Researchers at the Vienna University of Technology in Austria, supported by the European research project, the Graphene Flagship, have developed an image sensor with an integrated artificial neural network (ANN) capable of learning and classifying images within nanoseconds. The chip is a thousand times faster and uses much less power than conventional machine vision technologies.
The image sensor can simultaneously capture and process images, making object recognition many orders of magnitude faster. The device does not consume any electrical power when it is operating, since the photons themselves provide the energy for the electric current. The sensor is complemented by an ANN, used in this case to recognise an image.
The researchers in Vienna devised sensors containing nine pixels – the ‘neurons’ – placed in a 3x3 array. Every pixel in turn, consists of three photodiodes that provide three outputs. Each photodiode links its pixel to the other 8 pixels.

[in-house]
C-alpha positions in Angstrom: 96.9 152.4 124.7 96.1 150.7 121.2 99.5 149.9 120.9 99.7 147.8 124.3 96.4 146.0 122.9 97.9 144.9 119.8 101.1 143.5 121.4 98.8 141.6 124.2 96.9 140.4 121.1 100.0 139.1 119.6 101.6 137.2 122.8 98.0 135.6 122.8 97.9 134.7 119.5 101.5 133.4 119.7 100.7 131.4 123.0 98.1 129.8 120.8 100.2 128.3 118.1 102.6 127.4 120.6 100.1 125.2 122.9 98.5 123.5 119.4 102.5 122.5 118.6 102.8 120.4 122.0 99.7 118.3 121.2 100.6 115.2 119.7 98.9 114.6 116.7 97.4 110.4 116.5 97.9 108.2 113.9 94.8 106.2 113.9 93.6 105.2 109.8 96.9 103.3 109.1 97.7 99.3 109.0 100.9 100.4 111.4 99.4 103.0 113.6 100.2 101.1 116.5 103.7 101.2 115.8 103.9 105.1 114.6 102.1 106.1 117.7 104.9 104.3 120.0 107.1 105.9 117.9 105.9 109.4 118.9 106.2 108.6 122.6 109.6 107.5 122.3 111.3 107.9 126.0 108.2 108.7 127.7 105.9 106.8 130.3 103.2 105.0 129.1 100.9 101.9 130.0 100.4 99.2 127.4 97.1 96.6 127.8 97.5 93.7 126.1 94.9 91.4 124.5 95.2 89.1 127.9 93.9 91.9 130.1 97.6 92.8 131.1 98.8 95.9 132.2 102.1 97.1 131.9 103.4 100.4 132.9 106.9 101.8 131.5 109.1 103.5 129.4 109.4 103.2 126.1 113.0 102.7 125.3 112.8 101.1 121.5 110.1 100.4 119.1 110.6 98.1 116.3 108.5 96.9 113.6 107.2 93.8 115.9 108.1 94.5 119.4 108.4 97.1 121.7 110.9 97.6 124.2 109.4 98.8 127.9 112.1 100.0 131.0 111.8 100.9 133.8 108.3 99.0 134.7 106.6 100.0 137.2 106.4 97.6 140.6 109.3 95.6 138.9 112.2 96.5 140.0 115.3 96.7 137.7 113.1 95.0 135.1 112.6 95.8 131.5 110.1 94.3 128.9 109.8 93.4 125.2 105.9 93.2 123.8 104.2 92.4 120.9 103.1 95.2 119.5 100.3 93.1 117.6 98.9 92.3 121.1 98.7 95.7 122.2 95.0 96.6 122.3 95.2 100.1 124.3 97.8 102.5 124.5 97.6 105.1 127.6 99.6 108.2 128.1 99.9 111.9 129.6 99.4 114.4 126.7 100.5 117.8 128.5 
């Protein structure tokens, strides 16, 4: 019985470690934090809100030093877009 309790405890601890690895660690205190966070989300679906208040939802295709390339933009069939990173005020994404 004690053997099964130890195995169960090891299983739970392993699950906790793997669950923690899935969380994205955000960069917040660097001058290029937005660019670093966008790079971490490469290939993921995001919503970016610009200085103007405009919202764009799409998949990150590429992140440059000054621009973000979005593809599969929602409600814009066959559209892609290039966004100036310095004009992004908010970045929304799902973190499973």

The current from each photodiode is determined by the intensity of incoming light and the voltage across it. Each neuron sums the individual currents coming from the other 8 neurons, and the combined values are then fed into a computer.
The photodiodes are made of sheets of tungsten diselenide, a layered semiconductor with a tunable response to light. The photodiode sensitivity to light is tuned using an applied voltage.
The device can classify images after a series of training processes, but it can also recognise a characteristic component or structure of an image from input data, without extra information.
The speed sets this device apart from conventional machine vision. Conventional technology is usually capable of processing up to 100 frames per second, with some faster systems capable of working up to 1,000 frames per second. In comparison, this system works with an equivalent of 20 million frames per second.
It has been suggested that the device will be scaled up with today’s technology and find applications in different fields, such